Literature / The Lottery
is a short story written by Shirley Jackson
, first published in The New Yorker
It's June 27th. A small American village of roughly three hundred people has prepared for this day as if it were another celebration, like a square dance or a Halloween program. This event, the titular lottery, consists of selecting a family, then an individual, from the slips of paper concealed inside a splintery black box which has been used many times before. The winner (in this instance, a woman) is surprised to be selected and protests that she doesn't deserve the prize, but the whole community, impelled by the weight of tradition, insists on giving it to her. After all, a good harvest is at stake. Cue the stones.
It would be any other quaint story if it weren't for the heavy symbolism. The story is Shirley Jackson's views on the pointlessness of violence and the inhumanity in the world, in each and every person and their own neighbors. Shirley Jackson received much hate mail for it, readers unsubscribed from The New Yorker, and the story was banned
in the Union of South Africa (the precursor to modern-day South Africa).
It is probably best known today as a staple of American junior high/middle school literature classes
. It has been adapted into many kinds of media, such as radio, one-act plays, short films, a 1969 ballet, and a successful 1996 Made-for-TV Movie
. Shout Outs
in other media are not uncommon, such as The Simpsons
and South Park
as well as Squidbillies
Read it here
Not to be confused with the completely unrelated post-apocalyptic TV series The Lottery
Tropes featured in the short story:
- Affably Evil: It's not entirely clear whether the townsfolk count more under this than Faux Affably Evil below. The whole scene has a very polite, middle-class Americana sort of feel about it, and it's heavily implied that some find at least some parts of the Lottery distasteful (and Old Man Warner is certainly cynical about its meaning) and wouldn't do it under any other circumstances, but continue to do it here because, well, it's tradition. To some readers, this thought makes them more creepy.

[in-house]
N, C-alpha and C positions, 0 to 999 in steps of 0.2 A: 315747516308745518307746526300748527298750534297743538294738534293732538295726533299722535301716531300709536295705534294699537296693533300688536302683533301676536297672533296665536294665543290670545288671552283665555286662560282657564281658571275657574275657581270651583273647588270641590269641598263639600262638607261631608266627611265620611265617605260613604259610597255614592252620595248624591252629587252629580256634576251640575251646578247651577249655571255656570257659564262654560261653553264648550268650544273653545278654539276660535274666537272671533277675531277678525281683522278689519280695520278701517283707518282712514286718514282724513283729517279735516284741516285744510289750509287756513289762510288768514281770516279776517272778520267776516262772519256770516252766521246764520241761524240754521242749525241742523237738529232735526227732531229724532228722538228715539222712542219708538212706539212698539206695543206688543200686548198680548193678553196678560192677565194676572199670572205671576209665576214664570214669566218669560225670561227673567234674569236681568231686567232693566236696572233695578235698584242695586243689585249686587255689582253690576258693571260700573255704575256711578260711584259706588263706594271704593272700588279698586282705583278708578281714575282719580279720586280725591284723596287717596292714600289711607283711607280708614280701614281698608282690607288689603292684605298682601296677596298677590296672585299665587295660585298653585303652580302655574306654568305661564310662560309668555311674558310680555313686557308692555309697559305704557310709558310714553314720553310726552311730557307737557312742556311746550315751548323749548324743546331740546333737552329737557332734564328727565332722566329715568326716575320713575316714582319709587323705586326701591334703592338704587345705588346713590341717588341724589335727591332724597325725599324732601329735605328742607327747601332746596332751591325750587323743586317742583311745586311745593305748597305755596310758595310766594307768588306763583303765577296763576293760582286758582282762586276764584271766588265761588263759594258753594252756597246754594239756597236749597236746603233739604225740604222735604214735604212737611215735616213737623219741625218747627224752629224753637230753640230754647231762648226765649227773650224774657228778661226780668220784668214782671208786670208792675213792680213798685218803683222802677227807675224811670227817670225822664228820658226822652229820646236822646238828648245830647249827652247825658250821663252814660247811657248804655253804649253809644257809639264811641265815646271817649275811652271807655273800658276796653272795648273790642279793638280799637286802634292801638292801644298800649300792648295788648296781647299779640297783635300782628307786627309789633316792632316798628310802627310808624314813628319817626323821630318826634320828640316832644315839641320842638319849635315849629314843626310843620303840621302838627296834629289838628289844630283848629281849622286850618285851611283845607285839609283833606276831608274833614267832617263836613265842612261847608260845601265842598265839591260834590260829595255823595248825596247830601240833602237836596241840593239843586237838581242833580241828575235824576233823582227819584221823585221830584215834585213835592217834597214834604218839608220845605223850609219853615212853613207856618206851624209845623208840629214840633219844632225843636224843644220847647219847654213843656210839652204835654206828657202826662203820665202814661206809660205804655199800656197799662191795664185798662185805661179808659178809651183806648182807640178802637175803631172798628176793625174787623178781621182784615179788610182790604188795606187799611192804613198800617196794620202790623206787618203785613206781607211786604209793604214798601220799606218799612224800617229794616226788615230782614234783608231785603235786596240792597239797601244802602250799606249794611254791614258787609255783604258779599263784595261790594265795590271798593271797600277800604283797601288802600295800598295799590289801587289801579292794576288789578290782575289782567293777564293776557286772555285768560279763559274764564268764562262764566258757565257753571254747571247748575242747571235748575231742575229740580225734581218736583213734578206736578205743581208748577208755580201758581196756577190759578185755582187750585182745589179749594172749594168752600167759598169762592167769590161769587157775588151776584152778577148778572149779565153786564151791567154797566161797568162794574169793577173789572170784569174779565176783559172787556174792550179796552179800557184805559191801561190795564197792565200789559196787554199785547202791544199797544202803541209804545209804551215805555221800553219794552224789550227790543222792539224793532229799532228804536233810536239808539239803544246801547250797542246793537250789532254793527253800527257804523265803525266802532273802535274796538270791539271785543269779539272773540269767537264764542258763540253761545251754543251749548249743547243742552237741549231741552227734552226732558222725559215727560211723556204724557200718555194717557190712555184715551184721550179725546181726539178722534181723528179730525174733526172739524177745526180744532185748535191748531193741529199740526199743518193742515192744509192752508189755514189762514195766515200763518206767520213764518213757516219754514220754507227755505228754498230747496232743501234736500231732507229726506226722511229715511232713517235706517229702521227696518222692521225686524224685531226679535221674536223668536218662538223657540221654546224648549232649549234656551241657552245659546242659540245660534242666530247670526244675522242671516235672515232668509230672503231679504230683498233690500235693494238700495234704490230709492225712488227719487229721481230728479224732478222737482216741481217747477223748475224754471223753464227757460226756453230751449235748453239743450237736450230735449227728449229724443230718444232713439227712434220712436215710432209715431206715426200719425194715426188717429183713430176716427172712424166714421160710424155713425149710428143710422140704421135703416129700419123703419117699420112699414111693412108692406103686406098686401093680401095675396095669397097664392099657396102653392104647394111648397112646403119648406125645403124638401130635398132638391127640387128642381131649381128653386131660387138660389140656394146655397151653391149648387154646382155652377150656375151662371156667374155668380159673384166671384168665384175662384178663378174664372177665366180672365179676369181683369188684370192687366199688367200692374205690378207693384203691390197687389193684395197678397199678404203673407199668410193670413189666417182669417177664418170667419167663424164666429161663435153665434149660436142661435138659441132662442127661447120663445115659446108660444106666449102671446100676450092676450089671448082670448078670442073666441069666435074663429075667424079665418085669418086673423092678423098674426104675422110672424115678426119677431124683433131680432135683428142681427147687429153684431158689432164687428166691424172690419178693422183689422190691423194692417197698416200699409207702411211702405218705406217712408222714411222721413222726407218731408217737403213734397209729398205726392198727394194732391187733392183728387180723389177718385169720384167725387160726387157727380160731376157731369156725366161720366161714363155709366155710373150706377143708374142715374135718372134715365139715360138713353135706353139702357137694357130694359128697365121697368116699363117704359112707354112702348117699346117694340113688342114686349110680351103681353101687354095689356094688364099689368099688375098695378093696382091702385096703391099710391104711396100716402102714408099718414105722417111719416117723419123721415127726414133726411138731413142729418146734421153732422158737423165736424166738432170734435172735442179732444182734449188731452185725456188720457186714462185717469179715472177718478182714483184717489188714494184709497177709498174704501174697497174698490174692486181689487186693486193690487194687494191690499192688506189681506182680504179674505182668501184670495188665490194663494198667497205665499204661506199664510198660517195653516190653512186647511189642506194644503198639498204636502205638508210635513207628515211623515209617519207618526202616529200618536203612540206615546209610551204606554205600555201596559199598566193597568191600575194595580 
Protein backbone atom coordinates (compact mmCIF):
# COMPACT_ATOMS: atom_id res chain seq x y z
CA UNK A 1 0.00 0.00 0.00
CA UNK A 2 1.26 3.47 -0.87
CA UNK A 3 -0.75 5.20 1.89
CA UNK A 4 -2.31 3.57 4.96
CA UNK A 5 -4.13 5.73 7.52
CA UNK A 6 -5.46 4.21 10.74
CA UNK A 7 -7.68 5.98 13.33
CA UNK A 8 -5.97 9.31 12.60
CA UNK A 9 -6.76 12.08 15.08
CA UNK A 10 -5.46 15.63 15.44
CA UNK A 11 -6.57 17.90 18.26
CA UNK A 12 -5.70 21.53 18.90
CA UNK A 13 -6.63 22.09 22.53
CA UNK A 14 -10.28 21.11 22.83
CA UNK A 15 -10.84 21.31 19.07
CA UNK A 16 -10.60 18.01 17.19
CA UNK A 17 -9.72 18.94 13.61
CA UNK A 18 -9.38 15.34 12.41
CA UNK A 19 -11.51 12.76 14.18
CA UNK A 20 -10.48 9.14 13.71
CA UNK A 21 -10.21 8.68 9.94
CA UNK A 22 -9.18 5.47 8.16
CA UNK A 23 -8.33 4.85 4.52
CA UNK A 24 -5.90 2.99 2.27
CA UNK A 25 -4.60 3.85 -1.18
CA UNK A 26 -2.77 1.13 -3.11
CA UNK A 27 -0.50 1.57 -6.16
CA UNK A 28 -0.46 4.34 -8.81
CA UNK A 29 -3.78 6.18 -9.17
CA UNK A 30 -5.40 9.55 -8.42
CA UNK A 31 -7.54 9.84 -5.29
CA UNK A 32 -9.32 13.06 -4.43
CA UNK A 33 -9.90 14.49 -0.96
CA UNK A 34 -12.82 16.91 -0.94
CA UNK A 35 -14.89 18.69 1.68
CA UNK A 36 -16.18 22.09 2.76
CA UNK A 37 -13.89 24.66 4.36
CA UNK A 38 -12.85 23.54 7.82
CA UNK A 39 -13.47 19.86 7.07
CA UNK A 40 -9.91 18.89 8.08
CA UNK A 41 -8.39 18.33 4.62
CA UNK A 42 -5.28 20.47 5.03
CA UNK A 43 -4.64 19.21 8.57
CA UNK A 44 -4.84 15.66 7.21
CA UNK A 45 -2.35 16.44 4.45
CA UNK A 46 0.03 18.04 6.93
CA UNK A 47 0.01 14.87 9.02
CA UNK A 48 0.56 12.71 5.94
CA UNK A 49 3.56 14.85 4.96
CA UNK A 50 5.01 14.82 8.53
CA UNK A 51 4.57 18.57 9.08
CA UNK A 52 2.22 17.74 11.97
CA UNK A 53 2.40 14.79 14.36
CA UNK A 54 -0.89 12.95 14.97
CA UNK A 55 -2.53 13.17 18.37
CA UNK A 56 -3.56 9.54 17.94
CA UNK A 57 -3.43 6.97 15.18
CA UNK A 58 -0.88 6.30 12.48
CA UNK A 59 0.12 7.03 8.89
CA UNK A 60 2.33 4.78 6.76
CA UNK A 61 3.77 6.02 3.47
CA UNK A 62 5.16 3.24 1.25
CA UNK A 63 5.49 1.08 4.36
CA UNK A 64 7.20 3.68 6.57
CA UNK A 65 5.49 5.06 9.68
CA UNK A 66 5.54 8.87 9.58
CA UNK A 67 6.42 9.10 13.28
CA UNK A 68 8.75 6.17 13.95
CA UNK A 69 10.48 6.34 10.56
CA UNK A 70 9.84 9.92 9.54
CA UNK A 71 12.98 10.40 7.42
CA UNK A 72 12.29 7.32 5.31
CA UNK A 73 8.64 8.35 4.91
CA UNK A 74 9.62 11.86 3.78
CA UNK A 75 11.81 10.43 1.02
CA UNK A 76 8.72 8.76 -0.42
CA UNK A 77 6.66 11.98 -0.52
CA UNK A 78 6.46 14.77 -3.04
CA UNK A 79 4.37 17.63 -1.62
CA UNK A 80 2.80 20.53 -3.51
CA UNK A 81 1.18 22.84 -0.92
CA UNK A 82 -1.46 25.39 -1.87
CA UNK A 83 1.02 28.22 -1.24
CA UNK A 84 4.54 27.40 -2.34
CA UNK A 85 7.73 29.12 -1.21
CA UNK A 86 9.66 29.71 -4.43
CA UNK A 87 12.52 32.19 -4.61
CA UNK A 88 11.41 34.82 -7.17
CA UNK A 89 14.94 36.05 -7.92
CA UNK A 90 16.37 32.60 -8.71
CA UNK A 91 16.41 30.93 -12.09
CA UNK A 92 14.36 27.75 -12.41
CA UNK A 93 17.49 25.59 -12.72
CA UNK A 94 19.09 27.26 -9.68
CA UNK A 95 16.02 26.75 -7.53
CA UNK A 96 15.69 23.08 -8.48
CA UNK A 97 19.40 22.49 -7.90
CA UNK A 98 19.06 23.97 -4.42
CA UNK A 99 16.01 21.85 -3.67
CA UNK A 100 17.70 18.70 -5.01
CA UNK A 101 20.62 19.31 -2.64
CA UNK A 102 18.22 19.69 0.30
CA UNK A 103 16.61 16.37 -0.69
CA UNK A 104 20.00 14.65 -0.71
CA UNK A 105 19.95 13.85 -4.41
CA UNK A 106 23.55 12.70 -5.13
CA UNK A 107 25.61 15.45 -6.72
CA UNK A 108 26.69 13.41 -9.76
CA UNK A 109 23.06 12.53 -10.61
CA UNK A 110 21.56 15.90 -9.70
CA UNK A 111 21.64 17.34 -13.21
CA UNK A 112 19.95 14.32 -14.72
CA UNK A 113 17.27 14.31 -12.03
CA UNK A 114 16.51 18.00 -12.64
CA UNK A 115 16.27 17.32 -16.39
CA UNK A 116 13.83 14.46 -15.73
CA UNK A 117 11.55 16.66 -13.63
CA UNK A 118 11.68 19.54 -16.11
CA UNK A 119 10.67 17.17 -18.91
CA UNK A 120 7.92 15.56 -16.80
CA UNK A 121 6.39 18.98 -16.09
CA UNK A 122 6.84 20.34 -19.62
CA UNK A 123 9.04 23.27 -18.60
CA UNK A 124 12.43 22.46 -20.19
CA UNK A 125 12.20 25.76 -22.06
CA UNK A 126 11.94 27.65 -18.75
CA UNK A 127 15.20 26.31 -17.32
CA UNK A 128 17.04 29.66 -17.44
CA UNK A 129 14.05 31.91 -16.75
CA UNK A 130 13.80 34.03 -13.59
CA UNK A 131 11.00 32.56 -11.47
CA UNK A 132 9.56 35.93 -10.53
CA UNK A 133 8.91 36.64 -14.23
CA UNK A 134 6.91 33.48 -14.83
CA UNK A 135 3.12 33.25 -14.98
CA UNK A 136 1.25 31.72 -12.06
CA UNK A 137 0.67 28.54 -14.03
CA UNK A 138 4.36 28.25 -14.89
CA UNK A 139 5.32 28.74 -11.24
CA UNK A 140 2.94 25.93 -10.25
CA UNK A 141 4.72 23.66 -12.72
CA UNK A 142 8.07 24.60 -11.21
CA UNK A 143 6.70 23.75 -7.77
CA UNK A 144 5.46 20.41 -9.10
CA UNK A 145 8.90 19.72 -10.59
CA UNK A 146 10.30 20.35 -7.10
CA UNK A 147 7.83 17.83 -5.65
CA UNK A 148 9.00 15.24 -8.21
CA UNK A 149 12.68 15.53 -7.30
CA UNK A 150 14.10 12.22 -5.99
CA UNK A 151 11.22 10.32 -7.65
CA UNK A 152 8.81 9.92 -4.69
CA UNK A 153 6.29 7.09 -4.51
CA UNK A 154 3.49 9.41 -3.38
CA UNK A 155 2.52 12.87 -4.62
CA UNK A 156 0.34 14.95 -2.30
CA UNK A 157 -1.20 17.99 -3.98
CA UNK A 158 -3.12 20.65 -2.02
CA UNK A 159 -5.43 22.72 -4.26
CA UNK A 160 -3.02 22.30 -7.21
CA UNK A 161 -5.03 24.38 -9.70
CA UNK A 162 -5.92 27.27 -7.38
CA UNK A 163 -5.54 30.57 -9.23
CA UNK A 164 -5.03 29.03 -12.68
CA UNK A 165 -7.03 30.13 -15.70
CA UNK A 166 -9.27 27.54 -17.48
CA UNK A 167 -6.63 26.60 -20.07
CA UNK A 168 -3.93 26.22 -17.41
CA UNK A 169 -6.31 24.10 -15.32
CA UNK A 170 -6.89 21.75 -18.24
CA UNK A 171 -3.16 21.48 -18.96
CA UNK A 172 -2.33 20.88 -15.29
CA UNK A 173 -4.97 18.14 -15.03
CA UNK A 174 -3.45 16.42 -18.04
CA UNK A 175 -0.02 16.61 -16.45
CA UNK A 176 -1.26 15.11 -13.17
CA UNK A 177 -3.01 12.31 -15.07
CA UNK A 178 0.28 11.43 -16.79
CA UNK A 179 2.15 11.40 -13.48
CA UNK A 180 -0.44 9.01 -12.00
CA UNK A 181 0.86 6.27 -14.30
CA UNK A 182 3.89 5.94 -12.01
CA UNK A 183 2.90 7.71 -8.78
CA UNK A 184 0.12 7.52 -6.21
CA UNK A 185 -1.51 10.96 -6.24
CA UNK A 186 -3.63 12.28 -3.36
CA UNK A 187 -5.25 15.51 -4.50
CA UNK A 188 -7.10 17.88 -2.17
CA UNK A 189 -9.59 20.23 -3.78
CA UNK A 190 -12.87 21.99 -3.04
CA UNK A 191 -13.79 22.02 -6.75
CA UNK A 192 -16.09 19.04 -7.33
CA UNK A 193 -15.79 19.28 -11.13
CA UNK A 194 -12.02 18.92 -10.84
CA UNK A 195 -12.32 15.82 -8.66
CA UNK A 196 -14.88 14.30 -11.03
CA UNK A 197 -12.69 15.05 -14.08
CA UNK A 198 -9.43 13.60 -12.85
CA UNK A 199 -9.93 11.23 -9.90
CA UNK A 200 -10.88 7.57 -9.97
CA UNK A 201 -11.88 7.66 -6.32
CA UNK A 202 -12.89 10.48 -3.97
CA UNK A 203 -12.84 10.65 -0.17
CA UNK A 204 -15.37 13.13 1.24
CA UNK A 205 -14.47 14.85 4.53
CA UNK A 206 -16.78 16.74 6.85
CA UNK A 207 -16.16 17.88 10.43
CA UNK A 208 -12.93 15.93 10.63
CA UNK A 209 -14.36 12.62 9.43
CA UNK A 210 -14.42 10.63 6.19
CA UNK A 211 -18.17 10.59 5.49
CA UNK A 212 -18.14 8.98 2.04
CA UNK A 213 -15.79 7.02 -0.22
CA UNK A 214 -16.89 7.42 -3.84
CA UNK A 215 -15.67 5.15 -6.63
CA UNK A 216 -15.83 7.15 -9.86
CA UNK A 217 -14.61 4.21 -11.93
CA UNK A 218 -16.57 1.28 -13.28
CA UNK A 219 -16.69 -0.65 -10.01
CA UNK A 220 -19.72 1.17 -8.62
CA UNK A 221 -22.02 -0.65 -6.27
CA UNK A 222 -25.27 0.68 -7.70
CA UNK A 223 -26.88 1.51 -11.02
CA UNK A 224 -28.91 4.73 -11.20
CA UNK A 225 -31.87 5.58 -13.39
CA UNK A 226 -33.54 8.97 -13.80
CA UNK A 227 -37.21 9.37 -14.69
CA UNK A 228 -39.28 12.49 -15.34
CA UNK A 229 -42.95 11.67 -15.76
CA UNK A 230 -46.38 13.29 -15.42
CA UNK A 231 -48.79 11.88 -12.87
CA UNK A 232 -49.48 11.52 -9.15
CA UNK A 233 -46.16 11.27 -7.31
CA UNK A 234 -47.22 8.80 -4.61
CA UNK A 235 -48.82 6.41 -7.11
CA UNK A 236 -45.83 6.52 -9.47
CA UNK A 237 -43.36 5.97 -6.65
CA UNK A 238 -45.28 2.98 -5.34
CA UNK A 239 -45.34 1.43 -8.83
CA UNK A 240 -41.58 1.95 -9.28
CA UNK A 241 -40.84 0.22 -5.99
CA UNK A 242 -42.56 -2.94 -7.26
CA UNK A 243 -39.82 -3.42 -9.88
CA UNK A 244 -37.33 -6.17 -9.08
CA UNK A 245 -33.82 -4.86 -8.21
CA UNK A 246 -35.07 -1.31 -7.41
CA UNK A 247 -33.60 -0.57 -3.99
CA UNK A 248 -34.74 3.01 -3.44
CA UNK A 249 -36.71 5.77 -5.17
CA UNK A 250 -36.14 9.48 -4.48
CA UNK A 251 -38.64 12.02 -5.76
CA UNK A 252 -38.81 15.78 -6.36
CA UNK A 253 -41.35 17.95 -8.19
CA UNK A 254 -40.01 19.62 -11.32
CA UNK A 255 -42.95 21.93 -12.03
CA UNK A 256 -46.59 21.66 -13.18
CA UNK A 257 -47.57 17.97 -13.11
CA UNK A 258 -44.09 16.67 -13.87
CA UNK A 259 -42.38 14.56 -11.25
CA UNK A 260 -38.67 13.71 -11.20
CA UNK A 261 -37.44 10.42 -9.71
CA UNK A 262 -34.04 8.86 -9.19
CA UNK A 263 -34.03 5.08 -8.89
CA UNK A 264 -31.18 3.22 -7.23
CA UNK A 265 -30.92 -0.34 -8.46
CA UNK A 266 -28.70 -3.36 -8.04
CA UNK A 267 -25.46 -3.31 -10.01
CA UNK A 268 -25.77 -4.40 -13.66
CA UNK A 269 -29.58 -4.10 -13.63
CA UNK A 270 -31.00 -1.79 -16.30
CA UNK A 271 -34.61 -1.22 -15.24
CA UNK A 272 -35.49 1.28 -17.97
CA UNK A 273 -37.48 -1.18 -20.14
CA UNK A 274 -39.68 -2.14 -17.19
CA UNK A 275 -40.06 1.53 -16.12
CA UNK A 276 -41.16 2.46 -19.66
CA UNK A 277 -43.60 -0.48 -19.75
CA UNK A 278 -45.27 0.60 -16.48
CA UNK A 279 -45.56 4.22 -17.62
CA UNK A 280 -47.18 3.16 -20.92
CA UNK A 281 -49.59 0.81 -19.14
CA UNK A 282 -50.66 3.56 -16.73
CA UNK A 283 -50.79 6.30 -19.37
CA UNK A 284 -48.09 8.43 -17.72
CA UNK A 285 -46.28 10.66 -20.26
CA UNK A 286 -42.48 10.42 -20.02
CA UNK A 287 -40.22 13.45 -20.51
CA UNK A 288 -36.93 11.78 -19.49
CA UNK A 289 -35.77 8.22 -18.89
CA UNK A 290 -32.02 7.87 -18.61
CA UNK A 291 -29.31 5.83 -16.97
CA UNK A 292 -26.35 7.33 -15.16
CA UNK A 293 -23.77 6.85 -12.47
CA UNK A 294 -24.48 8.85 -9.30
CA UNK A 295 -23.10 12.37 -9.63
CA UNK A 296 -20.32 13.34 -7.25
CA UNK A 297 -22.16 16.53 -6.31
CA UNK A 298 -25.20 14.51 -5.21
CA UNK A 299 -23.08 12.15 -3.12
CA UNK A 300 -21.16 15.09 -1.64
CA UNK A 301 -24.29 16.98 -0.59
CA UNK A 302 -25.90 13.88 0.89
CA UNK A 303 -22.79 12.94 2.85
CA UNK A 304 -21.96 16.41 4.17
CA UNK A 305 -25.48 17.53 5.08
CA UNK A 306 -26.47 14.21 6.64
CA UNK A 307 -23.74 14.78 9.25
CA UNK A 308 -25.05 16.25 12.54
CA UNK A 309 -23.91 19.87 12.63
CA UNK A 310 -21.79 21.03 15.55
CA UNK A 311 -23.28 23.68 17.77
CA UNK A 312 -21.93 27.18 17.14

- Conditioned to Accept Horror: The townspeople. They assemble for the Lottery just because it's traditional, and once they themselves are safe, they dismiss the protests of the likely victim (who can see the noose tightening around her neck) as the plaints of a Sore Loser.
- Culture Justifies Anything: "There's always been a Lottery."
- The Cynic: Old Man Warner, oh so very much.
- Dirty Coward: Tessie tries to bring her daughter into the final drawing in order to better her chances, despite the fact that the daughter is lumped in with her husband's family.
- Even Evil Has Standards: The townsfolk are noticeably relieved when the chosen sacrifice is one of the adult Hutchinsons, rather than one of the children.
- Evil Old Folks: Whilst not exactly evil, Old Man Warner is one of the Lottery's staunchest supporters (even though he's cynical about its actual role). He thinks that the other towns who don't do this sort of thing any more are all a pack of fools. Although he does think they're doing the ceremony bit wrong.
- Faux Affably Evil: The majority of the townsfolk. Friendly, seemingly normal people... who don't bat an eyelid at stoning someone to death.
- Foreshadowing: Stones are mentioned several times long before the revelation of the Lottery's ending.